PRINCETON, NJ -- The latest Gallup Poll Daily tracking update finds John McCain continuing to lead Barack Obama, 48% to 43% among registered voters.
The Sept. 7-9 average -- spanning interviewing conducted Sunday, Monday, and Tuesday -- finds little substantive change in the shape of the race compared to earlier this week, although each of the two candidate's level of support has dropped a point compared to the Tuesday's reported average. Nine percent of registered voters say they are undecided, refuse to state their preference, say they will vote for neither McCain nor Obama, or indicate they are voting for another candidate.
The race has now entered a period where there will, no doubt, continue to be intense interest in the campaign, but in which there are no major planned events until the first presidential debate, scheduled for Friday, Sept. 26, at the University of Mississippi in Oxford. Along with their running mates, Obama and McCain will continue to campaign unabated during this time period and will be spending tens of millions of dollars a week on advertising and voter contact. However, the experience of the past summer suggests that voter support levels do not tend to change dramatically during periods of time in which there are no major campaign events. Additionally, it may take a few additional days before it is possible to determine if McCain's modest lead over Obama -- developed as a bounce out of the GOP convention -- will be sustained, or if it will fade. (To view the complete trend since March 7, 2008, click here.) -- Frank Newport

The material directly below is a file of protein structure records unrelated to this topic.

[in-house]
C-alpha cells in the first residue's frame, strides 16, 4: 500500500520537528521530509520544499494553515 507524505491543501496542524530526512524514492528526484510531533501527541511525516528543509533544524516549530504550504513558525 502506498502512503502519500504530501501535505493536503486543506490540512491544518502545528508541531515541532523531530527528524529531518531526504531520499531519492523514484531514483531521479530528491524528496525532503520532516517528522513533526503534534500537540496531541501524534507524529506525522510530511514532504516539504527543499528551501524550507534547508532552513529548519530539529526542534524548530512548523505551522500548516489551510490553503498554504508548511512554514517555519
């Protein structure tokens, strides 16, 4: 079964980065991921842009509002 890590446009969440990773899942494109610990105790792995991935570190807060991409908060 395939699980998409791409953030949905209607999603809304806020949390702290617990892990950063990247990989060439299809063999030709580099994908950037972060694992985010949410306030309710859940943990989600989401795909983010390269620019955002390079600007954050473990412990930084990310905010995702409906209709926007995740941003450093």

(Click here to see how the race currently breaks down by demographic subgroup.)
For the Gallup Poll Daily tracking survey, Gallup is interviewing no fewer than 1,000 U.S. adults nationwide each day during 2008.
The general-election results are based on combined data from Sept. 7-9, 2008. For results based on this sample of 2,714 registered voters, the maximum margin of sampling error is ±2 percentage points.
Interviews are conducted with respondents on land-line telephones (for respondents with a land-line telephone) and cellular phones (for respondents who are cell-phone only).
In addition to sampling error, question wording and practical difficulties in conducting surveys can introduce error or bias into the findings of public opinion polls.
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